Some families of the Ghufran community are suffering from identity crises with Qatar having stripped them of their citizenship, since 1996. The situation still remains the same and reiterates the onset 20 years ago, when they were stripped off any kind of human rights and left to fend for themselves. Having left stateless, the members of the Ghufran clan are now without access to work, basic amenities, health care, educational facilities etc.
Many are without valid documentation and thus restricted to open back accounts and a range of government benefits as well. Those suffering comprise four families with almost 28 members who are without a citizenship, a fact that seem to have been ignored by the Qatar Government.
The Ghufran clan is a branch of the semi-nomadic al-Murrahs, who span the Gulf region and are among the largest tribes in Qatar. While Qatar has restored citizenship to many of the thousands of Ghufran clan members whose citizenships they arbitrarily stripped starting in 1996, some families still have no clear path to restore their citizenship. Most of these families now have grown up children, who are suffering due to lack of valid papers and citizenship. They cannot secure admission in universities and their future is bleak. As most of these families cannot secure employment, for years together, their houses have functioned on donations from international NGOs or families and friends related.
While their plight has become an international sensation, little has helped to secure them identity of a state.
When spoken to, the Qatari government commented that they have stripped the families off citizenship as these people seems to have holding a second nationality, for Saudi Arabia, presumably because a large faction of the al-Murrah had long ago also settled in Saudi Arabia and gained Saudi citizenship. Dual citizenship is prohibited under Qatar’s nationality law, as in other Gulf Cooperation Council countries.
This assertion is however being refuted and what is coming to light is that these families feel they are being subjugated by the current government due to the participation of some members in a failed 1996 coup against then-Emir Hamad Al Thani, who had deposed his father, Khalifa Al Thani, the year before. In a 2006 US State Department report, “diplomats pointed out that many other dual nationals in Qatar have not been affected.”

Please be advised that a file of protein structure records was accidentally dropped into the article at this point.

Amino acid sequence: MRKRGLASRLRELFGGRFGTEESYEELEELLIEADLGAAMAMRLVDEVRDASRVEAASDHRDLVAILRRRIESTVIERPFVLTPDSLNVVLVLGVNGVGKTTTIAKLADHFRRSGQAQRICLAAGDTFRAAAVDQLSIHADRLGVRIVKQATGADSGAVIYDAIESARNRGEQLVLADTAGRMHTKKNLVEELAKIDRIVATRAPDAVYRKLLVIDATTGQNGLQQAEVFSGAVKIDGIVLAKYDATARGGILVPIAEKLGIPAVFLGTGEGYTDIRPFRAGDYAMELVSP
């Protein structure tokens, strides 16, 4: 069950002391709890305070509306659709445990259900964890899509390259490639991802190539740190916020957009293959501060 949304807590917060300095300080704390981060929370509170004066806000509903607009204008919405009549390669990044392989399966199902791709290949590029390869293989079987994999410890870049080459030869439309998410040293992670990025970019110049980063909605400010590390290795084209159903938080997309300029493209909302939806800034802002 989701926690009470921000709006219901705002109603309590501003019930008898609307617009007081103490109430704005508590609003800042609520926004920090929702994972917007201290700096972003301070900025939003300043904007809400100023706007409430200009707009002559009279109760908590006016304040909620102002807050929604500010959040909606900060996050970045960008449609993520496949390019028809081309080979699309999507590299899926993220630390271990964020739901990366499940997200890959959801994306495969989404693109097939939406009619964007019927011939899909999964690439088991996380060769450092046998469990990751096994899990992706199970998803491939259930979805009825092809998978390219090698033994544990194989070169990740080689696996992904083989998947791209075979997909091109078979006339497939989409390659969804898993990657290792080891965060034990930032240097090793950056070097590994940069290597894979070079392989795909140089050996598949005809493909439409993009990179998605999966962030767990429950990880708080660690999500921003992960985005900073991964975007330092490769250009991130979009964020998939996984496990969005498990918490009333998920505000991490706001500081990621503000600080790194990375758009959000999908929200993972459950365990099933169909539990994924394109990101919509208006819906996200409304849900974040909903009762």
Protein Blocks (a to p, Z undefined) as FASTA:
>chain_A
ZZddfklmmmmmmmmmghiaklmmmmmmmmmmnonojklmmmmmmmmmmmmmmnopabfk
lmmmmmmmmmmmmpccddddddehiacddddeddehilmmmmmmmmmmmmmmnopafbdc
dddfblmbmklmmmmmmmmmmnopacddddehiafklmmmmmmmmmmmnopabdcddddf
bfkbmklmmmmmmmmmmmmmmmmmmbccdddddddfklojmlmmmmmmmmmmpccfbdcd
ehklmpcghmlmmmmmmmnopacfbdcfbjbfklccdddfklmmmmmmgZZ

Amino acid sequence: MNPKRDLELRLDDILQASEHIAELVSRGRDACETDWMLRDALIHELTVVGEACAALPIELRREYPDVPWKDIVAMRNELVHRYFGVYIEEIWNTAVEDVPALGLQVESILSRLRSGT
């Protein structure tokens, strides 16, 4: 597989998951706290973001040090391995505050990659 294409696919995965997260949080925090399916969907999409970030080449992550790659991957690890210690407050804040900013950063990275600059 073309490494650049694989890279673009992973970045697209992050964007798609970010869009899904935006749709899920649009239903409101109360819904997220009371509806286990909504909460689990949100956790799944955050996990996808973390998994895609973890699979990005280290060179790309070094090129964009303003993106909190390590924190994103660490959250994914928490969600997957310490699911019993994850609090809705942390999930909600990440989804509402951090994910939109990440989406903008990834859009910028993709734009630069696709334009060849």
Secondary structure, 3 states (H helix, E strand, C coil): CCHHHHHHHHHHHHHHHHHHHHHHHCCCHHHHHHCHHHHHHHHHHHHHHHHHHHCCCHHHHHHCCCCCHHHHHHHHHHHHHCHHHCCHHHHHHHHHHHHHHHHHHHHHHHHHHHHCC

Currently, no official paperwork has been done to revoke the cancellation of the above mentioned families’ citizenship and their future hangs by loose strings, at the mercy of the intervention of non-governmental human rights bodies.
The United Nations Human Rights Council (UNHRC) will now be conducting its third review of Qatar’s human rights record. The previous ones seemed to have fallen to deaf ears. This action falls under the Universal Periodic Review (UPR) procedure on May 15 in Geneva. The Universal Periodic Review (UPR) is a unique process which involves a review of the human rights records of all UN Member States.
Over the past two years, Ghufran activists have called on the UNHRC to help. The joint submission to the UPR in October 2018 by the Global Campaign for Equal Nationality Rights, the Institute on Statelessness and Inclusion, and the Rights Realization Center also addressed the issue. But there was really no movement of this front, leaving these families’ future uncertain.